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Publication numberUS7653261 B2
Publication typeGrant
Application numberUS 11/213,080
Publication dateJan 26, 2010
Filing dateAug 26, 2005
Priority dateNov 12, 2004
Fee statusPaid
Also published asUS20060104542
Publication number11213080, 213080, US 7653261 B2, US 7653261B2, US-B2-7653261, US7653261 B2, US7653261B2
InventorsAndrew Blake, Carsten Curt Eckard Rother, Sanjiv Kumar, Vladimir Kolmogorov
Original AssigneeMicrosoft Corporation
Export CitationBiBTeX, EndNote, RefMan
External Links: USPTO, USPTO Assignment, Espacenet
Image tapestry
US 7653261 B2
Abstract
An output image formed from at least a portion of one or more input images may be automatically synthesized as a tapestry image. To determine which portion or region of each input image will be used in the image tapestry, the regions of each image may be labeled by one of a plurality of labels. The multi-class labeling problem of creating the tapestry may be resolved such that each region in the tapestry is constructed from one or more salient input image regions that are selected and placed such that neighboring blocks in the tapestry satisfy spatial compatibility. This solution may be formulated using a Markov Random Field and the resulting tapestry energy function may be optimized in any suitable manner. To optimize the tapestry energy function, an expansion move algorithm for energy functions may be generated to apply to non-metric hard and/or soft constraints.
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Claims(22)
1. A method comprising:
a) receiving at least one input image;
b) identifying at least two input image regions of the at least one input image, each input image region including a portion of the at least one input image;
c) determining an objective function including a quality of each of the at least two input image regions;
d) optimizing the objective function with respect to a tapestry image containing the at least two input image regions based on the optimizing;
e) storing the optimized tapestry image in a data store of a computing device; and
f) displaying an output image comprising the optimized tapestry image on a display of the computing device.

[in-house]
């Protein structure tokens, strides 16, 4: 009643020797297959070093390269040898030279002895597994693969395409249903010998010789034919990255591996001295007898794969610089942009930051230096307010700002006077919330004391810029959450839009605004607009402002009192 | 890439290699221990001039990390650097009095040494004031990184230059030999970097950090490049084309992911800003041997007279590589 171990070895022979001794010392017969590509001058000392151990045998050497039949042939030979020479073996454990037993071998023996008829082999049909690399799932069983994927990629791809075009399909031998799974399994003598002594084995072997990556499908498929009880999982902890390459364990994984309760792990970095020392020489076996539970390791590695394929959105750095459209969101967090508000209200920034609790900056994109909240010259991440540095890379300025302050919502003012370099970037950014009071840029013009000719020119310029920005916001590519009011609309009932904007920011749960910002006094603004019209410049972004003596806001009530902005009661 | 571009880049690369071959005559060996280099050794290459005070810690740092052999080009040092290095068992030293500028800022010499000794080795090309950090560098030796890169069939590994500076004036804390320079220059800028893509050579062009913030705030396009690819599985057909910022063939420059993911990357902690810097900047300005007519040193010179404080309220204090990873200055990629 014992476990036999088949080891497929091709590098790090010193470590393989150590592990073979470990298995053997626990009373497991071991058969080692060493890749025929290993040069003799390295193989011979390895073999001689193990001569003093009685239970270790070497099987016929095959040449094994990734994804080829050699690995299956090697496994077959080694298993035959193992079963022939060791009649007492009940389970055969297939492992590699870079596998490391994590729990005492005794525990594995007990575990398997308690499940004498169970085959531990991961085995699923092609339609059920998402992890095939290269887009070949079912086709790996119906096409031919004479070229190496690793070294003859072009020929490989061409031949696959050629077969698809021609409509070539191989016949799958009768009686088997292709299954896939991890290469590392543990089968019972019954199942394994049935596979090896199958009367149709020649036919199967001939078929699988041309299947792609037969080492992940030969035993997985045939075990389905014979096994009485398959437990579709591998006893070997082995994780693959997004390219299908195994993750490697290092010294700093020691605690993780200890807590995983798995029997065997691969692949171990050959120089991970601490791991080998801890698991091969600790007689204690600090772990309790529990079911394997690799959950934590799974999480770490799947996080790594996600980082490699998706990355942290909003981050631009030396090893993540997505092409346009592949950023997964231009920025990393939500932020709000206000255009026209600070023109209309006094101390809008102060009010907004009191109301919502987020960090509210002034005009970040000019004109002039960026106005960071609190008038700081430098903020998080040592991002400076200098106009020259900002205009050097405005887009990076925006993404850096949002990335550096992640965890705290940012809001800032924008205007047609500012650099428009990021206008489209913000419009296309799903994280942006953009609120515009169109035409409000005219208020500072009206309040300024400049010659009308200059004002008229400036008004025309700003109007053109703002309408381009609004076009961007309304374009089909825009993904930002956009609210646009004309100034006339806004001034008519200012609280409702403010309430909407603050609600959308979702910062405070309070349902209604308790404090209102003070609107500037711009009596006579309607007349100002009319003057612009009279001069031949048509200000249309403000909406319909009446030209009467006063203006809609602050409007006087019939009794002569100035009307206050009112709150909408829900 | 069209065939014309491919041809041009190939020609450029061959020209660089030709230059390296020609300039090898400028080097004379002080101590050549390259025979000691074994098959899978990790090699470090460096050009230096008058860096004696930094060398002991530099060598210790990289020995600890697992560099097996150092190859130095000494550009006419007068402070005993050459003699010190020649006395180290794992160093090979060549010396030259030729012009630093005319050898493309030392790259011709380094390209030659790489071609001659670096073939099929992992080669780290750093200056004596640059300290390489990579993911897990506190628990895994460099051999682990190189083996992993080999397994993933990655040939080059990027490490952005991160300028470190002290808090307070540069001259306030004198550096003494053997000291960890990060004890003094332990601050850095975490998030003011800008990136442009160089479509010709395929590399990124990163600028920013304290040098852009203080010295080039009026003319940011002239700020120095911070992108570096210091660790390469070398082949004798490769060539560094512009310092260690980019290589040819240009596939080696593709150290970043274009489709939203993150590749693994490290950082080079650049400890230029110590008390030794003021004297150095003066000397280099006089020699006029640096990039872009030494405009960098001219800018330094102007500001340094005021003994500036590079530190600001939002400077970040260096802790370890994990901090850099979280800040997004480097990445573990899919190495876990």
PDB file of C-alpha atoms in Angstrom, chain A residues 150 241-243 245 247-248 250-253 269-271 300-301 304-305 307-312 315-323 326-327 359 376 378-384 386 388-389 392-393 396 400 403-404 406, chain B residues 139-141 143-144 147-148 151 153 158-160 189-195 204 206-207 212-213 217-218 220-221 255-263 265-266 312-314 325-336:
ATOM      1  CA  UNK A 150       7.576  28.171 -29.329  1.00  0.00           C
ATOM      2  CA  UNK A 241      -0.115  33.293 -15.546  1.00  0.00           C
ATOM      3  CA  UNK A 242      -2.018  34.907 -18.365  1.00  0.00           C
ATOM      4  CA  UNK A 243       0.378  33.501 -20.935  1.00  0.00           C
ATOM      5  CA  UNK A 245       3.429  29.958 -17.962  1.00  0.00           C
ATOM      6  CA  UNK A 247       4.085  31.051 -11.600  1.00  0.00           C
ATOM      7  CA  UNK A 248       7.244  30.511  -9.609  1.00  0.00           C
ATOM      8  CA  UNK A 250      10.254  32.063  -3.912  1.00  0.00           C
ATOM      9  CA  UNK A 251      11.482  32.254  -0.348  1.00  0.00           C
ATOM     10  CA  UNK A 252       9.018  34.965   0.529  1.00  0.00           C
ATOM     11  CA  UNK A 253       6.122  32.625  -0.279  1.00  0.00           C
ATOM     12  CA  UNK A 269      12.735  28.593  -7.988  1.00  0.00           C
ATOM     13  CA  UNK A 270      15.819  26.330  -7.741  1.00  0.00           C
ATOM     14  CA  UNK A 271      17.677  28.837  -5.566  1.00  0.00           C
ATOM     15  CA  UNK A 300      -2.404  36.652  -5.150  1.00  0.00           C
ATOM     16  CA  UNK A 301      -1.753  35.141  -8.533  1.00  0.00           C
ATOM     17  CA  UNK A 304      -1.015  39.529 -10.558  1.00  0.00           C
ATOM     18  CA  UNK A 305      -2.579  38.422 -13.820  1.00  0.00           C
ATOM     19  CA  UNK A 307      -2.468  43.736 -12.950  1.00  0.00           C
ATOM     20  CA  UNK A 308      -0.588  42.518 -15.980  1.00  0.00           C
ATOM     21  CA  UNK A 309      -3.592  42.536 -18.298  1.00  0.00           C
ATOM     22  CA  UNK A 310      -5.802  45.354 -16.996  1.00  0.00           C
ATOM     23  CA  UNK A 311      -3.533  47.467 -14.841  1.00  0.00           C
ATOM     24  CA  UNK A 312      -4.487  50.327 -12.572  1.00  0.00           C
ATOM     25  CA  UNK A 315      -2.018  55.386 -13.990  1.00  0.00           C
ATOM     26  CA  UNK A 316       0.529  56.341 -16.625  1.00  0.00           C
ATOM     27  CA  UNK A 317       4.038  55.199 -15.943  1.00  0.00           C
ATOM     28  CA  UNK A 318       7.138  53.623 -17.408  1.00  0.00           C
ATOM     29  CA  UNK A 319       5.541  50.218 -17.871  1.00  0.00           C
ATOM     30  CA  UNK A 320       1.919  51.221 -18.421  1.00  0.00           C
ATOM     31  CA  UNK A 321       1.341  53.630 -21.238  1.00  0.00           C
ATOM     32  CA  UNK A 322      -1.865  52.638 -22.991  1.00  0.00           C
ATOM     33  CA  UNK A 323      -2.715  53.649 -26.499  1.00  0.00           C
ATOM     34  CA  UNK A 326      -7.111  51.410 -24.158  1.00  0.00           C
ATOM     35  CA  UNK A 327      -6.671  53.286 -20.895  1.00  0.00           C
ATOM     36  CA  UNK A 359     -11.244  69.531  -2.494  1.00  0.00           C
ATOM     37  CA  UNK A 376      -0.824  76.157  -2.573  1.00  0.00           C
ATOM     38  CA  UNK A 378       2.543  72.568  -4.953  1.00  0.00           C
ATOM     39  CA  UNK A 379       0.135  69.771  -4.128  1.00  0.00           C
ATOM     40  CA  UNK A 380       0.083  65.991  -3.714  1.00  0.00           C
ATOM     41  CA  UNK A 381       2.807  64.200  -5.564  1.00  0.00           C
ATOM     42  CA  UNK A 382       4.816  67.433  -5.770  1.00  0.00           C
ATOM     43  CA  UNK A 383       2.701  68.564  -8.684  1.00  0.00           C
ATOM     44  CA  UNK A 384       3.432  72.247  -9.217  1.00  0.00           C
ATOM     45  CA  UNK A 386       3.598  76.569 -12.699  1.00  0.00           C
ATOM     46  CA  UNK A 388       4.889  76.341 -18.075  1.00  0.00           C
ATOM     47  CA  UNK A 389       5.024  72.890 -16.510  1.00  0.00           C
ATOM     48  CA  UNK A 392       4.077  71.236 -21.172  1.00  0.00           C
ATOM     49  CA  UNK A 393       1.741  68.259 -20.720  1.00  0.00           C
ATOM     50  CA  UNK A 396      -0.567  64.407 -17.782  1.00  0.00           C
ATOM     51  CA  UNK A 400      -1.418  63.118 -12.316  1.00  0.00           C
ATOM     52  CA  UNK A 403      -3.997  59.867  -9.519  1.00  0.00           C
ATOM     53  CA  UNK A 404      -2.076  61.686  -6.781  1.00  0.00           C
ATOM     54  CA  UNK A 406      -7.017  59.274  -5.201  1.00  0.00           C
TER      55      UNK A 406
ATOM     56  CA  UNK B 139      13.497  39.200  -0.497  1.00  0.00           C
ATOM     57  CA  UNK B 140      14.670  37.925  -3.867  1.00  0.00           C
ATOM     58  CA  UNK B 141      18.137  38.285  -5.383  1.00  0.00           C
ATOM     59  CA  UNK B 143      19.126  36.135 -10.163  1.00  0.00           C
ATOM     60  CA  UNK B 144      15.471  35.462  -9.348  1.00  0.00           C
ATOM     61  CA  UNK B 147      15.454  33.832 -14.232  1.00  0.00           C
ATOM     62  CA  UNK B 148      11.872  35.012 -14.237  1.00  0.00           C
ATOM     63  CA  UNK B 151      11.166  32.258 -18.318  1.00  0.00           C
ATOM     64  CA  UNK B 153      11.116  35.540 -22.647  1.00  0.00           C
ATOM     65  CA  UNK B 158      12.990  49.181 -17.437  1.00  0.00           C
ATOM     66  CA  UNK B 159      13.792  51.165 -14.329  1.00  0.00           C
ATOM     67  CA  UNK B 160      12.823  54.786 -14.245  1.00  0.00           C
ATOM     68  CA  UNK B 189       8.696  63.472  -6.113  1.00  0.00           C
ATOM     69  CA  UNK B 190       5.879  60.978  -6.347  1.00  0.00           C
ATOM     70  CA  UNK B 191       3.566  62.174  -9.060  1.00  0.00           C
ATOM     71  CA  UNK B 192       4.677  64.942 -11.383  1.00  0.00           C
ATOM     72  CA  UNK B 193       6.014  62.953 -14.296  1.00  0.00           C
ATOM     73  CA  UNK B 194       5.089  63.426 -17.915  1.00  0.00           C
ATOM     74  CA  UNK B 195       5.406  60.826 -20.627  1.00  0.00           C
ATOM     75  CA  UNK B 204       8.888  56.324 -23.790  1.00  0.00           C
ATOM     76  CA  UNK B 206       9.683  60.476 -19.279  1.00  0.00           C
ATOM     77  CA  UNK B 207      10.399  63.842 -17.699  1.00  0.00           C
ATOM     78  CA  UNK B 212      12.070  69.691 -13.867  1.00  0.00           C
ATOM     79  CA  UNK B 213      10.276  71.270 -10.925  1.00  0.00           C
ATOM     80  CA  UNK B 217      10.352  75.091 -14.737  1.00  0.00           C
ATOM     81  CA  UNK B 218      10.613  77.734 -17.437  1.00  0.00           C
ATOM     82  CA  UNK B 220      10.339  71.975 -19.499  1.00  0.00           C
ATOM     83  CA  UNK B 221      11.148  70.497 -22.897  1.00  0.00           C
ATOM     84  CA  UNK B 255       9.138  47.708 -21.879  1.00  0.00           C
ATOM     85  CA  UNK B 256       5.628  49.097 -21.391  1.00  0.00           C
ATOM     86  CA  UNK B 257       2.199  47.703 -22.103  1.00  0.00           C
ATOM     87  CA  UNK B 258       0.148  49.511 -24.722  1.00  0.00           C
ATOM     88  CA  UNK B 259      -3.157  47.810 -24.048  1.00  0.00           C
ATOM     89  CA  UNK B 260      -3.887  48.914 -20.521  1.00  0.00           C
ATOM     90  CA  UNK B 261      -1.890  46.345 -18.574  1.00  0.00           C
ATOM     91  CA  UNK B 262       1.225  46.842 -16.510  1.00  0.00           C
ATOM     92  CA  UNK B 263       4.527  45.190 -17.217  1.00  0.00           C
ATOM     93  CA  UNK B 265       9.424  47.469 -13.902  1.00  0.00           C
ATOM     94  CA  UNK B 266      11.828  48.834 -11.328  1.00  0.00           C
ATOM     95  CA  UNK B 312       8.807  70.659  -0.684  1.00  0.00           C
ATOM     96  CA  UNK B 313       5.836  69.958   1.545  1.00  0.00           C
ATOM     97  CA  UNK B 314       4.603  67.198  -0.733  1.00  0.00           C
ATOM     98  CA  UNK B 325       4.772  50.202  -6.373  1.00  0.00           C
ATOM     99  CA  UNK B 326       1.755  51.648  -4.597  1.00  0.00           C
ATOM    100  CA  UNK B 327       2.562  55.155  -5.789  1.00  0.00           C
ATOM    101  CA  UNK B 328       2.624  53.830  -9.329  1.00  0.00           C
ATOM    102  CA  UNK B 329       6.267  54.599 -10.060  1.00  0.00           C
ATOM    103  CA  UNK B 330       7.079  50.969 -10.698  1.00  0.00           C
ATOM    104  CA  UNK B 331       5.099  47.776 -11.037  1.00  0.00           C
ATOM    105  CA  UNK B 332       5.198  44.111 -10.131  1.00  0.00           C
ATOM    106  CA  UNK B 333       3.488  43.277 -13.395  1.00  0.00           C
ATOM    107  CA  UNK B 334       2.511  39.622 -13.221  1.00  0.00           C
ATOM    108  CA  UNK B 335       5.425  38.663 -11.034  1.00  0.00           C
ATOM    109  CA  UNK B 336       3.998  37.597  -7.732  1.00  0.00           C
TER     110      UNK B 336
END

2. The method of claim 1, wherein the objective function includes a measure of spatial coherence in the tapestry image based on a likelihood of placement of one or more neighboring input image regions as tapestry neighboring regions in the tapestry image.
3. The method of claim 1, wherein the objective function includes a measure of region uniqueness for reducing redundant input image regions in the tapestry image.
4. The method of claim 1, wherein the objective function includes a measure of localization of placement of an input image region in the tapestry image based on a preference for placing a depicted scene in the input image region at a predetermined area of the tapestry image.
5. The method of claim 1, wherein the objective function includes a measure of appearance coherence for placing a first input image region next to a second input image region based on an image characteristic of both the first input image region and the second input image region.
6. The method of claim 1, wherein the objective function includes a measure of image-shift uniqueness for preventing the placement of two input image regions in the tapestry which are from the same input image and have an identical shift.
7. The method of claim 1, wherein the objective function includes a measure of a detected object within an input image region.
8. The method of claim 1, wherein the objective function includes a measure of an image characteristic class uniqueness of an input image region for reducing a plurality of input image regions from different input images and having similar image characteristics.
9. The method of claim 1, wherein forming the objective function includes using a Markov random field.
10. The method of claim 1, wherein optimizing includes using a graph cut based expansion move algorithm.
11. The method of claim 10, wherein the objective function includes at least one non-metric hard term.
12. The method of claim 10, wherein the objective function includes at least one non-metric soft term.
13. A method comprising:
a) receiving at least two unregistered input images;
b) identifying at least two input image regions of the at least two unregistered input images, each input image region including a portion of one of the at least two input images;
c) determining an objective function for evaluating a quality of each of the at least two input image regions;